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AgNOR counts in conjunctival malignant melanoma lack prognostic value.
  1. A D Paridaens,
  2. S Seregard,
  3. D Minassian,
  4. J L Hungerford and
  5. A C McCartney
  1. Department of Pathology, Institute of Ophthalmology, Utrecht, The Netherlands.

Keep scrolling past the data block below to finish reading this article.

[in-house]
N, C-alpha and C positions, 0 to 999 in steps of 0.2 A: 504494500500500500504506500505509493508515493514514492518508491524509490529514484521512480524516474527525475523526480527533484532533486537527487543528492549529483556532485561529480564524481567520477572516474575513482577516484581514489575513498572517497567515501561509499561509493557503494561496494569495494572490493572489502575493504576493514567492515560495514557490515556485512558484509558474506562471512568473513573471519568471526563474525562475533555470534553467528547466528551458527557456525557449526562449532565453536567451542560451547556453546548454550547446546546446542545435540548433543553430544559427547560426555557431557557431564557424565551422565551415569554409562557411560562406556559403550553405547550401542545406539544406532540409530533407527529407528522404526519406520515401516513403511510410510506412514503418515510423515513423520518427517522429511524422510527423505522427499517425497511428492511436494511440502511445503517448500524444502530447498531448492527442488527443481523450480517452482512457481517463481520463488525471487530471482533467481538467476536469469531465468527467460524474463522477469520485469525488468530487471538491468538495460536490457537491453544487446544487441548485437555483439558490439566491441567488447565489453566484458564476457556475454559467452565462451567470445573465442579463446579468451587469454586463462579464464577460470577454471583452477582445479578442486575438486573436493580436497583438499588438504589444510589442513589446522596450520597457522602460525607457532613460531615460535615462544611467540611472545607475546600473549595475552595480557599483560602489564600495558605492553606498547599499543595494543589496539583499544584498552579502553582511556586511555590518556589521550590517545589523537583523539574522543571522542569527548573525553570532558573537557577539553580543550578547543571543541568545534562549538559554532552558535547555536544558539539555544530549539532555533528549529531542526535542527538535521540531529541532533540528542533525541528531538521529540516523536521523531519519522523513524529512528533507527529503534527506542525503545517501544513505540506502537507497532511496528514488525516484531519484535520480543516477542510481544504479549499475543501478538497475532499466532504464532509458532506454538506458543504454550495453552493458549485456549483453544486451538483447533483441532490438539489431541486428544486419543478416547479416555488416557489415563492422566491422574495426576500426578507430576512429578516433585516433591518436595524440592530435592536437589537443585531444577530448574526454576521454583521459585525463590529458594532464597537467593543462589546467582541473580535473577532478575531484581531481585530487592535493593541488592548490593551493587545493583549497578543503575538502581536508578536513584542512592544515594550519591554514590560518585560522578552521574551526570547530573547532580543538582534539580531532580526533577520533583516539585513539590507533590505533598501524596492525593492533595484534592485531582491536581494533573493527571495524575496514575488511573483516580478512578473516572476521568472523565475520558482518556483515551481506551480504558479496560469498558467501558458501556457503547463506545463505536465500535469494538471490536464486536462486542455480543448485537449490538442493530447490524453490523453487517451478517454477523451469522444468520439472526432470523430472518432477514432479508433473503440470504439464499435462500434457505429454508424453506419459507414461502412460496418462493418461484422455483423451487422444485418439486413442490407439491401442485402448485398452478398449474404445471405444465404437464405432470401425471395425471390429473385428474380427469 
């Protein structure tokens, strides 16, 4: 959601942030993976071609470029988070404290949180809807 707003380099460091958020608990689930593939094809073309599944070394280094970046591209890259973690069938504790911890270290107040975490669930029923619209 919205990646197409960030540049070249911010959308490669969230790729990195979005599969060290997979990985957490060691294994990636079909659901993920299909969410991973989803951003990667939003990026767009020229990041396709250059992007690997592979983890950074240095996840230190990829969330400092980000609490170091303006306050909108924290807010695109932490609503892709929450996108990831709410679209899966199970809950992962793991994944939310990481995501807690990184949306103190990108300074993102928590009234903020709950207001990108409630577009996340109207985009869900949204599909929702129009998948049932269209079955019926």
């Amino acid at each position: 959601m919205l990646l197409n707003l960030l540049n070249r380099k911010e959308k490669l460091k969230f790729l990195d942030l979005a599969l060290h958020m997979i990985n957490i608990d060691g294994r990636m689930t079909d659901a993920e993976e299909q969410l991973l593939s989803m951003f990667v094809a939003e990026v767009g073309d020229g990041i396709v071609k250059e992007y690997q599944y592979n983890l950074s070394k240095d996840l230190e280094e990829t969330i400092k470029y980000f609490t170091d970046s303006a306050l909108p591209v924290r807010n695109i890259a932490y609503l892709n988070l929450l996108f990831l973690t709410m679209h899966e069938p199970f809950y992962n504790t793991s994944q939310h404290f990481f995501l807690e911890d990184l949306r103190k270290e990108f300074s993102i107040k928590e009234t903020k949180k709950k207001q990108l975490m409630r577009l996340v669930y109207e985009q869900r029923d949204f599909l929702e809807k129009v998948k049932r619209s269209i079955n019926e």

Using a silver staining technique, argyrophilic nucleolar organiser region-associated proteins (AgNORs) have been studied in routinely processed paraffin sections of 46 invasive malignant melanomas (MM) of the conjunctiva. The aim of this retrospective study was to assess the value of the AgNOR method as a prognostic indicator for this neoplasm. The 46 cases were divided into two groups: (A) 14 cases of MM that metastasised and caused death of the patient within 5 years of (histological) diagnosis, and (B) 32 cases of MM that did not metastasise and in which patients survived beyond 5 years. The mean of the AgNOR counts per nucleus was 7.03 (95% CI: 5.81-8.24) in group A, and 7.15 (95% CI: 6.53-7.77) in group B. A comparison using a multifactor analysis of variance (ANOVA) model, which corrected for possible confounding effect of tumour thickness, site, and cell type showed no significant difference in AgNOR counts between groups A and B (p = 0.8). Analysis by the Cox proportional hazards regression model showed that survival was not influenced significantly by the mean AgNOR number (hazard ratio: 0.92). Whereas the AgNOR technique may be used to distinguish benign from malignant melanocytic lesions of the conjunctiva, we conclude it has no value in predicting the outcome for patients with conjunctival MM.

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